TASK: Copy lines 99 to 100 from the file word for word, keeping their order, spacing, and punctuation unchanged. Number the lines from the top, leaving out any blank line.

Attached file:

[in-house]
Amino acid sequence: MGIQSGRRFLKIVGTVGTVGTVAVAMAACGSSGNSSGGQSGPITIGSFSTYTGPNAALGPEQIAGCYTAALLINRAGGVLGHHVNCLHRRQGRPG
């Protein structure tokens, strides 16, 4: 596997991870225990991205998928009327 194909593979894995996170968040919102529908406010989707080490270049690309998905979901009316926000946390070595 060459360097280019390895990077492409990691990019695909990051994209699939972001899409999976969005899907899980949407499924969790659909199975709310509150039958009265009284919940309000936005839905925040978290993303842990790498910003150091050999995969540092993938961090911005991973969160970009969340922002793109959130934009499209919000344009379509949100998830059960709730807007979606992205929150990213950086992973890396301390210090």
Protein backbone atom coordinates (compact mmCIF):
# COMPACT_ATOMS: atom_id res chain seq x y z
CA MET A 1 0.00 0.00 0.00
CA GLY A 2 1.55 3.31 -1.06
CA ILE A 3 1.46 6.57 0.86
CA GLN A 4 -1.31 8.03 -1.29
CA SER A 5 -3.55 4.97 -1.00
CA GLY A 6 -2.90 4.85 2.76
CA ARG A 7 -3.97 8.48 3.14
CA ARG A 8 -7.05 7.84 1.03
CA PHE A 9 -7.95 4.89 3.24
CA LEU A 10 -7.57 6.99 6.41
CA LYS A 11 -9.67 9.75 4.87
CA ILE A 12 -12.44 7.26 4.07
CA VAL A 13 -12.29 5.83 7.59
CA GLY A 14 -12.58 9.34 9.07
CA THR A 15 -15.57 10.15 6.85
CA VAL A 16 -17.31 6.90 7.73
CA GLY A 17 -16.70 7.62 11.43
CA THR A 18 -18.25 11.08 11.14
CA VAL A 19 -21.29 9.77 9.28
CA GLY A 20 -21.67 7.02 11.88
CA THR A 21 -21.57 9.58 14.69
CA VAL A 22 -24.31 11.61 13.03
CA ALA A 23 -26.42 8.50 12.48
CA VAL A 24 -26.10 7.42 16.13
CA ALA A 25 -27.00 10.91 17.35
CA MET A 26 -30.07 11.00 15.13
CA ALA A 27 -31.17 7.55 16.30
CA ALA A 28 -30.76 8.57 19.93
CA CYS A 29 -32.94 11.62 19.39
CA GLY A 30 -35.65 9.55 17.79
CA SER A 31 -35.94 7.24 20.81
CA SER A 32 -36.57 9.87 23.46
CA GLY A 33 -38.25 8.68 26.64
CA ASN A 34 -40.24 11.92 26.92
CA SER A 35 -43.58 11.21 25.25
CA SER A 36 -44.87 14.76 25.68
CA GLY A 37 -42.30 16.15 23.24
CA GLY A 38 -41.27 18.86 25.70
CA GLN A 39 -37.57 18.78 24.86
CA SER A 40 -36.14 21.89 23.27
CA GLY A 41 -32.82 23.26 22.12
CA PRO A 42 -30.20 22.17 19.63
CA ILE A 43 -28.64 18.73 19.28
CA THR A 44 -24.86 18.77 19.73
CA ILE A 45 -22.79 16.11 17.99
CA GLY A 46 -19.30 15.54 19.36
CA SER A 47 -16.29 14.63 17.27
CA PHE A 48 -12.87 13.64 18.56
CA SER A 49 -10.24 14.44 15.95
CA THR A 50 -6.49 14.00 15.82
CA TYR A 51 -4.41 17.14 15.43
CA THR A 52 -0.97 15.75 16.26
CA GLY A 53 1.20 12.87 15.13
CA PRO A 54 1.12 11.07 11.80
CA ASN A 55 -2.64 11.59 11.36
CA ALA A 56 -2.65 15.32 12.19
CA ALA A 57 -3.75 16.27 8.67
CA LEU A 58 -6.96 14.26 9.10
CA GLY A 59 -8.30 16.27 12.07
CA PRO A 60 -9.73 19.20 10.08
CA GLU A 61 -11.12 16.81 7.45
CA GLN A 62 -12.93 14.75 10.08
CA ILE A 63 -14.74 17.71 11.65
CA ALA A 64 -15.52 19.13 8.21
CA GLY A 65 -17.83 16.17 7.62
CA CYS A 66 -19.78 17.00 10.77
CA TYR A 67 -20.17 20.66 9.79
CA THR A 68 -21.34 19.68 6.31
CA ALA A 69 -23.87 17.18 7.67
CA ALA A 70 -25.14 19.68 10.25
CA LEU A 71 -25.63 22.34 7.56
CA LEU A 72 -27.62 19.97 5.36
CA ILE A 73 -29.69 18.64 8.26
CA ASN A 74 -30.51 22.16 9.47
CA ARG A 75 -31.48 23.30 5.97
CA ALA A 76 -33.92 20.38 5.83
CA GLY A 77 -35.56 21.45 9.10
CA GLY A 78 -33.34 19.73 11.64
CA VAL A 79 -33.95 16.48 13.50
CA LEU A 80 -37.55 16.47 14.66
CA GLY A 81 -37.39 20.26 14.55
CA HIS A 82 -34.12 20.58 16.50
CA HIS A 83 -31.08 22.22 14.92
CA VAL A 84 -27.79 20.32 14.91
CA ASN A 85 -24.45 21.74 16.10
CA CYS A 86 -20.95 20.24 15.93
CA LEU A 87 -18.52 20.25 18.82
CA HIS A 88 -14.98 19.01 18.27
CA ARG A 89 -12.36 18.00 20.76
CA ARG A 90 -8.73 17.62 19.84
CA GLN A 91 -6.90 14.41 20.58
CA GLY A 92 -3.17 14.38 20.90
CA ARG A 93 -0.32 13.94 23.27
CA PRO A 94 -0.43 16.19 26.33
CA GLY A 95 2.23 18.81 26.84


CA PRO A 94 -0.43 16.19 26.33
CA GLY A 95 2.23 18.81 26.84